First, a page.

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Measurement of the Postgraduate Educational Environment of Junior Doctors Training in Medicine at an Irish University Teaching Hospital

Overview of attention for article published in Irish Journal of Medical Science, April 2015
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Title
Measurement of the Postgraduate Educational Environment of Junior Doctors Training in Medicine at an Irish University Teaching Hospital
Published in
Irish Journal of Medical Science, April 2015
DOI 10.1007/s11845-015-1303-8
Pubmed ID
Authors

G. T. Flaherty, R. Connolly, T. O’Brien

Abstract

A positive learning environment in which postgraduate doctors are supported, supervised and nurtured, is likely to lead to enhanced professional satisfaction and improved patient care. The aims of the current study were to use the PHEEM inventory to determine the aspects of their current learning environment which junior doctors rate most and least positively. The PHEEM questionnaire was administered to all junior doctors working in medical subspecialties at Galway University Hospitals in Ireland. A response rate of 60 % (n = 61) was obtained. The mean total PHEEM score was 82.88 ± 18.99, corresponding to an educational environment with more positive than negative aspects but with room for improvement. The mean total PHEEM score (±standard deviation) of registrars (89.65 ± 20.92) exceeded that of Interns (84.00 ± 15.26) and SHOs (75.12 ± 18.09). Over half (55 %) of the individual items were rated by the junior doctors as more positive than negative. Nineteen items (48 %) pointed to areas in need of enhancement, whilst 3 items were rated as satisfactory or better. Analysis of qualitative data confirmed that deficiencies exist in various aspects of the educational climate, including protected educational time, access to suitable learning opportunities, the nature of tasks performed by junior doctors, the hospital bleep protocol, implementation of the European Working Time Directive, feedback and career guidance. Recommendations stemming from this study should lead to improvements in the quality of the educational environment of junior doctors and may stimulate similar evaluations in other teaching hospitals.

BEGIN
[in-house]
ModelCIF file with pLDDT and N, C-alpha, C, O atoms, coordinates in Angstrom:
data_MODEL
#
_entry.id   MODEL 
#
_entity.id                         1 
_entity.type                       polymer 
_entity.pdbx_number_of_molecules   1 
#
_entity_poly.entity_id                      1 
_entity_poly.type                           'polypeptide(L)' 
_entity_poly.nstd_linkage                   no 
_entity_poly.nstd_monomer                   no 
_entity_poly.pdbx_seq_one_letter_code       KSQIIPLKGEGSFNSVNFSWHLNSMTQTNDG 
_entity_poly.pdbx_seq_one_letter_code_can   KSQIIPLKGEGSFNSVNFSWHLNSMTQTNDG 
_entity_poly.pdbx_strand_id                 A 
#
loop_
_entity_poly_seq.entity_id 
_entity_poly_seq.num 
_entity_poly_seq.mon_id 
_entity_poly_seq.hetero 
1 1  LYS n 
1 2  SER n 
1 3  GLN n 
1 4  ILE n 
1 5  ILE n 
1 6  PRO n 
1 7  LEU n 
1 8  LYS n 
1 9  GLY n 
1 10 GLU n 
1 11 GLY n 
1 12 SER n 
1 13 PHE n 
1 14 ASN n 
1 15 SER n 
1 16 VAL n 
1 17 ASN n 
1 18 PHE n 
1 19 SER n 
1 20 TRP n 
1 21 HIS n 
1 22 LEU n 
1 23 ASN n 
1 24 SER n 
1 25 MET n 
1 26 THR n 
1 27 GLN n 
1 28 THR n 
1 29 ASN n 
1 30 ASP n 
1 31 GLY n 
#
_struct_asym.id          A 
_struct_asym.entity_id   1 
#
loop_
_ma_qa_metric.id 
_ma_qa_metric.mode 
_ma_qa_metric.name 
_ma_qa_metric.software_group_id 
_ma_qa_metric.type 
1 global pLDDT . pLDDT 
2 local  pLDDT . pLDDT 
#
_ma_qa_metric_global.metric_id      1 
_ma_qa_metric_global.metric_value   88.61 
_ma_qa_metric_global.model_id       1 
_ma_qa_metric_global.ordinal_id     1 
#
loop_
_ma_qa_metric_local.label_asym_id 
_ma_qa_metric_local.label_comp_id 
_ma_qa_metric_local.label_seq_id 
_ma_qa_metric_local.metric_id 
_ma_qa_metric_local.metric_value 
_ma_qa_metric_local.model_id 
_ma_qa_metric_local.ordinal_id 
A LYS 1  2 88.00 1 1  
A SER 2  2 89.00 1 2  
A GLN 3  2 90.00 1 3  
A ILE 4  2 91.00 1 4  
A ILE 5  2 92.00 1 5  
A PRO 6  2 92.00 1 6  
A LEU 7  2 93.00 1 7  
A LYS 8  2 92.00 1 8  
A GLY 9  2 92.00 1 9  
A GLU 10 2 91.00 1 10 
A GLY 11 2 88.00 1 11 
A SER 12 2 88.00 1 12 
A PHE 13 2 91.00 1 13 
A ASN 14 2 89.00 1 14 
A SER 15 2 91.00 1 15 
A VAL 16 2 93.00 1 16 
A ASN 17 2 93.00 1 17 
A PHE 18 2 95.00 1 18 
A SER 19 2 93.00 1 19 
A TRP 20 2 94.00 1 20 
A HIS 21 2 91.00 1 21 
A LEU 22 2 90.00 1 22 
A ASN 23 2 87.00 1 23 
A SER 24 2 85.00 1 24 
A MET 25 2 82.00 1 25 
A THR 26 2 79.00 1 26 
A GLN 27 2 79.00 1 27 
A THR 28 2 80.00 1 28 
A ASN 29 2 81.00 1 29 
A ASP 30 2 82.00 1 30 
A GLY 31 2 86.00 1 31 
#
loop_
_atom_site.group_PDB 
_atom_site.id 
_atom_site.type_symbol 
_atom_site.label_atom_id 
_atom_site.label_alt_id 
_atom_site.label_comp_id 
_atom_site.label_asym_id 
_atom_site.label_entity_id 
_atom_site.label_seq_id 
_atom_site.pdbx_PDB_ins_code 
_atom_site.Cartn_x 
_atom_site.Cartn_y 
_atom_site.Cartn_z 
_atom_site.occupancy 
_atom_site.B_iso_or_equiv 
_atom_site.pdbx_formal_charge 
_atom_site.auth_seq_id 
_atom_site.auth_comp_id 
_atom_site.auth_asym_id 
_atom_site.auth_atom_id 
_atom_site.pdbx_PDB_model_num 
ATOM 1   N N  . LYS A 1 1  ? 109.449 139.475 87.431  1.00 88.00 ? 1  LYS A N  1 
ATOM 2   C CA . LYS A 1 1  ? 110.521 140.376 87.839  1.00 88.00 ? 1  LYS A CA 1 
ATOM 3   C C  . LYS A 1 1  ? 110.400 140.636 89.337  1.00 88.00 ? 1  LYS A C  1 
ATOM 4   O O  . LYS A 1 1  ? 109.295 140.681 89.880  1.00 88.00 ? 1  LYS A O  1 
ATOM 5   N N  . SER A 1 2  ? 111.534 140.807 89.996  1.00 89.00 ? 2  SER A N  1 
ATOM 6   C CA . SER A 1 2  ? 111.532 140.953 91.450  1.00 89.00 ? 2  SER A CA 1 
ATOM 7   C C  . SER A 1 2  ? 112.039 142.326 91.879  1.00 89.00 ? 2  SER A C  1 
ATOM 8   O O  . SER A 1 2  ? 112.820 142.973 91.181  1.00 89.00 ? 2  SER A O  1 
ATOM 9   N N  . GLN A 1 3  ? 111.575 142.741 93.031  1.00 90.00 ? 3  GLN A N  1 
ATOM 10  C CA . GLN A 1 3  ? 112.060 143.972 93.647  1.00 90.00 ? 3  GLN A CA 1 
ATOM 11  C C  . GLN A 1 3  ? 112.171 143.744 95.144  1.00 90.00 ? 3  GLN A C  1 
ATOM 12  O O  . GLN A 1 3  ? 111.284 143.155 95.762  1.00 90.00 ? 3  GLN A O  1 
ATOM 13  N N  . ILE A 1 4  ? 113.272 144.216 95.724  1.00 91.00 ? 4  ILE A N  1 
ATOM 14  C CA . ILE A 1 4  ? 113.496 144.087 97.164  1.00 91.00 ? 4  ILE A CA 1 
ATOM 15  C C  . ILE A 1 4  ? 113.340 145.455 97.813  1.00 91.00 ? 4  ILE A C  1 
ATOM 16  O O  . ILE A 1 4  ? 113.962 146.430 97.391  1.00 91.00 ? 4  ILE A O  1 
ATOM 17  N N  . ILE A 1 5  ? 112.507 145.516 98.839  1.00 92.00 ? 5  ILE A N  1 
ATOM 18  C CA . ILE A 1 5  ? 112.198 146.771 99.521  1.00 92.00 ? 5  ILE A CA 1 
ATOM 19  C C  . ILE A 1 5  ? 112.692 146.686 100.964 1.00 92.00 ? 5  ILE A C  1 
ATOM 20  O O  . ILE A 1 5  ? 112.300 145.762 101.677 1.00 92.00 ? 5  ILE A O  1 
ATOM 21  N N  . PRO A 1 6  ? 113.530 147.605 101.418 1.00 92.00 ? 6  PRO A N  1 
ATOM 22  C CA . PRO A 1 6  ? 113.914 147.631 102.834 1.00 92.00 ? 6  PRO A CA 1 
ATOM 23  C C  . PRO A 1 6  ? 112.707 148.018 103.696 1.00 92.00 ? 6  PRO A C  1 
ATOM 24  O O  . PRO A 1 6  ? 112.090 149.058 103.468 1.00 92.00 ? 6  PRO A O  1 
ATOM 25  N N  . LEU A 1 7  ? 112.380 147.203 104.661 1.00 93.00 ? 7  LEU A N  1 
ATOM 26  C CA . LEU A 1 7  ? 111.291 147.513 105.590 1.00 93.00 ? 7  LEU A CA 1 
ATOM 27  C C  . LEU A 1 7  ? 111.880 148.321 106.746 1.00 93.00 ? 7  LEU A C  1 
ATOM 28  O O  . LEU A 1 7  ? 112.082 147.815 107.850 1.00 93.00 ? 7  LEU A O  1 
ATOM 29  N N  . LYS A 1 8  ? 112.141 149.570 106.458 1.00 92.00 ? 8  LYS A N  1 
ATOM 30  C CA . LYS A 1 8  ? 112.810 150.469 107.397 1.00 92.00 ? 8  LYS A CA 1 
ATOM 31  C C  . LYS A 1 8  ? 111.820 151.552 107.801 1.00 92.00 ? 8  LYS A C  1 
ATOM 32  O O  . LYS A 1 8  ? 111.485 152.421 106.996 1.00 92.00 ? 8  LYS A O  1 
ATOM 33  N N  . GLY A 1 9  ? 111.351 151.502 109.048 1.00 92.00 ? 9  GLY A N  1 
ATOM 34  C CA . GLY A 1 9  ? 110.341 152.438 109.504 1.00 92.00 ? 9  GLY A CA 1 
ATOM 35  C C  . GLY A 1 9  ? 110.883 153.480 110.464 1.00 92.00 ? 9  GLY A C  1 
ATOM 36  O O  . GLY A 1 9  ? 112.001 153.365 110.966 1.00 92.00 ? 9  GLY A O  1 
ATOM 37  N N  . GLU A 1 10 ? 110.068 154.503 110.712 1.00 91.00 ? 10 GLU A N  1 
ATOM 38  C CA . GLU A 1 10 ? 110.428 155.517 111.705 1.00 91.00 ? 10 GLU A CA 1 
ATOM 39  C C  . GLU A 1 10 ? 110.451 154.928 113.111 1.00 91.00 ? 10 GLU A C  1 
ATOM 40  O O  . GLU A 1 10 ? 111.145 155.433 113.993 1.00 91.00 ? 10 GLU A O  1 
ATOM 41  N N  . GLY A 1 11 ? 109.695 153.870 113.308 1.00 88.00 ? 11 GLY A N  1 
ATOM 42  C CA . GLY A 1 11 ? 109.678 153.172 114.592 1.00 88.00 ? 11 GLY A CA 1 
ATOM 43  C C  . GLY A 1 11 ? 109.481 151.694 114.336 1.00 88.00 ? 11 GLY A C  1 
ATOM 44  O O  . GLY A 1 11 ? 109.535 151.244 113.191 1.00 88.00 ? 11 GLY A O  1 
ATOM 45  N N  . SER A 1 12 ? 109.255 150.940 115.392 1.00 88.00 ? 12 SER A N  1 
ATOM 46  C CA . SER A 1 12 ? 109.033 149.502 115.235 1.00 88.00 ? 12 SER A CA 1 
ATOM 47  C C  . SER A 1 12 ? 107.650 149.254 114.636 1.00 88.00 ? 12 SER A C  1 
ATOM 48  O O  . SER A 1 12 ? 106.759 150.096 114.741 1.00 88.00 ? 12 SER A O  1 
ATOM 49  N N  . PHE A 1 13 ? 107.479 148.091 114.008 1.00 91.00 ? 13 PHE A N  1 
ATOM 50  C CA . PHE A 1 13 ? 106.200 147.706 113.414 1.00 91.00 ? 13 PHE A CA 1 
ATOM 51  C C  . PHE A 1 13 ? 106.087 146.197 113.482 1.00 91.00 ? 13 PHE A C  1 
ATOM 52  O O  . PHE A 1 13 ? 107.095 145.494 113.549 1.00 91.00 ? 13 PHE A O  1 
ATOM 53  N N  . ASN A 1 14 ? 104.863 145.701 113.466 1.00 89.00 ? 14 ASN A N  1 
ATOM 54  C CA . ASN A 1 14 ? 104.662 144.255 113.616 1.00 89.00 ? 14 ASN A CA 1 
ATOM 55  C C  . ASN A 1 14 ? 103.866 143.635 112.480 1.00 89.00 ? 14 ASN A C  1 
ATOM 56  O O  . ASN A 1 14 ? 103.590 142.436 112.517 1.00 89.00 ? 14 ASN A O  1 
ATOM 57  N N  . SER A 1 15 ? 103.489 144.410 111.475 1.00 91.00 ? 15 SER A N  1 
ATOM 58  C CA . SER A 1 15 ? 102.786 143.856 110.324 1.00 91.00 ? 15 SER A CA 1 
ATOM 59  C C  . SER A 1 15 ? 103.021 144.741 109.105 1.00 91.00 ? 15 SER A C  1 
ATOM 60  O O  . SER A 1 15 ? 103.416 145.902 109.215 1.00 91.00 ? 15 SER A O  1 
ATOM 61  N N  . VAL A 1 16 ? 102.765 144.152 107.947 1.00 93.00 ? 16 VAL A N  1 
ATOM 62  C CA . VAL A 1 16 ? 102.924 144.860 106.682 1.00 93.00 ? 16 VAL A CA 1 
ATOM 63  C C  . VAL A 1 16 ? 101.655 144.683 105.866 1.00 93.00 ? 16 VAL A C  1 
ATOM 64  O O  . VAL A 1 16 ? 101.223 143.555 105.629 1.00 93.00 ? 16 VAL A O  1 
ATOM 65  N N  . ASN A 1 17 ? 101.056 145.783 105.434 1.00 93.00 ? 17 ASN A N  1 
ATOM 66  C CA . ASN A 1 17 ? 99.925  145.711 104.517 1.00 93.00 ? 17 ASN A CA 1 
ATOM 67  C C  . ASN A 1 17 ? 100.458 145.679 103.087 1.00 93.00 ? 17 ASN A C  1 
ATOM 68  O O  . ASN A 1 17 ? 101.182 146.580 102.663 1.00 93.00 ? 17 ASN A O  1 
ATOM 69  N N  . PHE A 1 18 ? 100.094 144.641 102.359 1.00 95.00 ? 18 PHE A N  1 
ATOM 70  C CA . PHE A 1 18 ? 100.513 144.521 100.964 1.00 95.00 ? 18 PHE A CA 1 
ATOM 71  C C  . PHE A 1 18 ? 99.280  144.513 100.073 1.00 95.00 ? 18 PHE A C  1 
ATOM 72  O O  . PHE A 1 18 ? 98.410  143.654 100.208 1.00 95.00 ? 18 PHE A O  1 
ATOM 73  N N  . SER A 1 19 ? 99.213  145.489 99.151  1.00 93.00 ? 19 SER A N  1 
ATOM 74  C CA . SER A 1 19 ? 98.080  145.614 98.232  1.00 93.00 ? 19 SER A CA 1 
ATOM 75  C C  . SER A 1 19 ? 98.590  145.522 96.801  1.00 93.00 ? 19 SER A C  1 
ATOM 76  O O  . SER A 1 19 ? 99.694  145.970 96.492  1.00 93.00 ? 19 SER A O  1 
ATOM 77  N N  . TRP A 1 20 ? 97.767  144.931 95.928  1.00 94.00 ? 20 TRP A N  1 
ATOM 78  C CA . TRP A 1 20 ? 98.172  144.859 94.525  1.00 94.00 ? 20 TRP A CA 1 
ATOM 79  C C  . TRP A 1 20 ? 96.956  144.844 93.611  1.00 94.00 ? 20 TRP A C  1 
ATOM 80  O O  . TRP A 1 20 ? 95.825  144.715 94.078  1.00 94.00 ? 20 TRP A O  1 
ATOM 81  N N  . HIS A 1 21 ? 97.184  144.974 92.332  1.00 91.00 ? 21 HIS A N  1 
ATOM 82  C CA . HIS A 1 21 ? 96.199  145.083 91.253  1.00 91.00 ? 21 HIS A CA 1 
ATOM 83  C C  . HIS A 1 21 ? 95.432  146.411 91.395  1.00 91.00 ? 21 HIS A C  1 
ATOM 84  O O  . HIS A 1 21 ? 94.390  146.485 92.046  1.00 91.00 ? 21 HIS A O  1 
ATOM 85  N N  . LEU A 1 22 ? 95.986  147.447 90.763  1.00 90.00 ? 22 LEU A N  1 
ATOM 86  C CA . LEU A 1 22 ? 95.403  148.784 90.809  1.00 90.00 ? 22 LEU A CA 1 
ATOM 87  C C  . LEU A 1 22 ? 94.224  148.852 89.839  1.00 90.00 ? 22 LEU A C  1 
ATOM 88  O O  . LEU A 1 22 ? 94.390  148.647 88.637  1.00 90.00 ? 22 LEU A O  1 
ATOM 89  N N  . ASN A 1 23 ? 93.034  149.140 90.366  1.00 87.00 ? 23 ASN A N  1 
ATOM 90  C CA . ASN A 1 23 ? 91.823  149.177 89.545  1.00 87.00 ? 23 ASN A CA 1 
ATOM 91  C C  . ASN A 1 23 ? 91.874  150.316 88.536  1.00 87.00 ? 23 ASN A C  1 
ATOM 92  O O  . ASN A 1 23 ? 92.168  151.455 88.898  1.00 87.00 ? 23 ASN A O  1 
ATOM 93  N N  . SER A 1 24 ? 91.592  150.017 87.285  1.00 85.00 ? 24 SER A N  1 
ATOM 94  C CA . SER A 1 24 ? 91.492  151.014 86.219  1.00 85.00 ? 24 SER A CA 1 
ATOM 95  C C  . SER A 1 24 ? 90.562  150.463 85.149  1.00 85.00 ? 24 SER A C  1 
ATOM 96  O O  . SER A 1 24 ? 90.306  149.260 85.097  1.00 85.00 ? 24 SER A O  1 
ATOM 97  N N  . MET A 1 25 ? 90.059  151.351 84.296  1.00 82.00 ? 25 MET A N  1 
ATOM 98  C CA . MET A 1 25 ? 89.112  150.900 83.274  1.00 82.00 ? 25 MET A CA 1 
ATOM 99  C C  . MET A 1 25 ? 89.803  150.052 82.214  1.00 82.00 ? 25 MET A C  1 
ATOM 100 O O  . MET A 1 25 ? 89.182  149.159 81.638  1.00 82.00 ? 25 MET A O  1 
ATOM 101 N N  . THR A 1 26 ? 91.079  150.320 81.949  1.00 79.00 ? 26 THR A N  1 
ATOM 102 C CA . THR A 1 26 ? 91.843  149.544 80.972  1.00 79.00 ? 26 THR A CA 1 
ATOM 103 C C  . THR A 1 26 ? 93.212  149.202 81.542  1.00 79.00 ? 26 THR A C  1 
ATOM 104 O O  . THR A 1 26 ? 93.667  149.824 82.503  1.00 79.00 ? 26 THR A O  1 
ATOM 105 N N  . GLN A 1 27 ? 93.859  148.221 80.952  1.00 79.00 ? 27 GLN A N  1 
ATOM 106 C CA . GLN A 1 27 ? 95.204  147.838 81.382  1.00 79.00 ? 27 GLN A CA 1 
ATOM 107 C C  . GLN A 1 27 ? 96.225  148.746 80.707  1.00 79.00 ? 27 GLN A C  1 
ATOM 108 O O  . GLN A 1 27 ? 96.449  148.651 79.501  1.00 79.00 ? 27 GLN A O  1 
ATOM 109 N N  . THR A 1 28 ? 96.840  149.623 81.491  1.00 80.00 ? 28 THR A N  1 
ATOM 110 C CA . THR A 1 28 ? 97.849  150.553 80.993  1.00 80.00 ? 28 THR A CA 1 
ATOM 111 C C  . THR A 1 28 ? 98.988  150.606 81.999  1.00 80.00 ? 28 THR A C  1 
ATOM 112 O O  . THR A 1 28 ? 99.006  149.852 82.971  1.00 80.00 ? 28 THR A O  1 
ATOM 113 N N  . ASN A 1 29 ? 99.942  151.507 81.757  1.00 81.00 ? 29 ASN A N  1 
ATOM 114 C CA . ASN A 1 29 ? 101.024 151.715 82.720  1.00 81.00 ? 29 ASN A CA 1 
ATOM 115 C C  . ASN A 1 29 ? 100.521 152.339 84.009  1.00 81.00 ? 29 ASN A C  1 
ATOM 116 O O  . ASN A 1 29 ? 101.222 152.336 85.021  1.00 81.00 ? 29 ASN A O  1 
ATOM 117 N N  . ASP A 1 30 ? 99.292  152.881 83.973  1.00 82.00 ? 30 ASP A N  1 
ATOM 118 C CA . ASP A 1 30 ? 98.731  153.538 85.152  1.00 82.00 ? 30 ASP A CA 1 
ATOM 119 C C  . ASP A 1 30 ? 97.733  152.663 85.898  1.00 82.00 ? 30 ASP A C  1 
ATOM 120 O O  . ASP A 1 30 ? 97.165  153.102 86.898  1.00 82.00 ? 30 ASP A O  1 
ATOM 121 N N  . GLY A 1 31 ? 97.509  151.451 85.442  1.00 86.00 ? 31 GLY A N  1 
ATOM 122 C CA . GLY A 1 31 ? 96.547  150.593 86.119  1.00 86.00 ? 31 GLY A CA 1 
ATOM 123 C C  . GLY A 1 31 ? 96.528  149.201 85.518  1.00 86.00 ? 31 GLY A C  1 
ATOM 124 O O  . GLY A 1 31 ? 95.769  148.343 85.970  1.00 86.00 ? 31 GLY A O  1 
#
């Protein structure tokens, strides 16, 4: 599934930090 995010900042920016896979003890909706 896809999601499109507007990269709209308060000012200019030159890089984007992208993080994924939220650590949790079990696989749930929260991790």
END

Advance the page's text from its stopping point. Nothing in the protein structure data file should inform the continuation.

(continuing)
Twitter Demographics

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Mendeley readers

The data shown below were compiled from readership statistics for 40 Mendeley readers of this research output. Click here to see the associated Mendeley record.

Geographical breakdown

Country Count As %
Unknown 40 100%

Demographic breakdown

Readers by professional status Count As %
Researcher 5 13%
Other 4 10%
Student > Ph. D. Student 4 10%
Student > Doctoral Student 3 8%
Student > Bachelor 3 8%
Other 11 28%
Unknown 10 25%
Readers by discipline Count As %
Medicine and Dentistry 20 50%
Social Sciences 3 8%
Engineering 2 5%
Psychology 2 5%
Economics, Econometrics and Finance 1 3%
Other 3 8%
Unknown 9 23%

Attention Score in Context

This research output has an Altmetric Attention Score of 1. This is our high-level measure of the quality and quantity of online attention that it has received. This Attention Score, as well as the ranking and number of research outputs shown below, was calculated when the research output was last mentioned on 05 August 2016.
All research outputs
#10,391,641
of 13,029,364 outputs
Outputs from Irish Journal of Medical Science
#451
of 698 outputs
Outputs of similar age
#184,951
of 262,098 outputs
Outputs of similar age from Irish Journal of Medical Science
#10
of 25 outputs
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So far Altmetric has tracked 698 research outputs from this source. They receive a mean Attention Score of 3.4. This one is in the 16th percentile – i.e., 16% of its peers scored the same or lower than it.
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We're also able to compare this research output to 25 others from the same source and published within six weeks on either side of this one. This one is in the 8th percentile – i.e., 8% of its contemporaries scored the same or lower than it.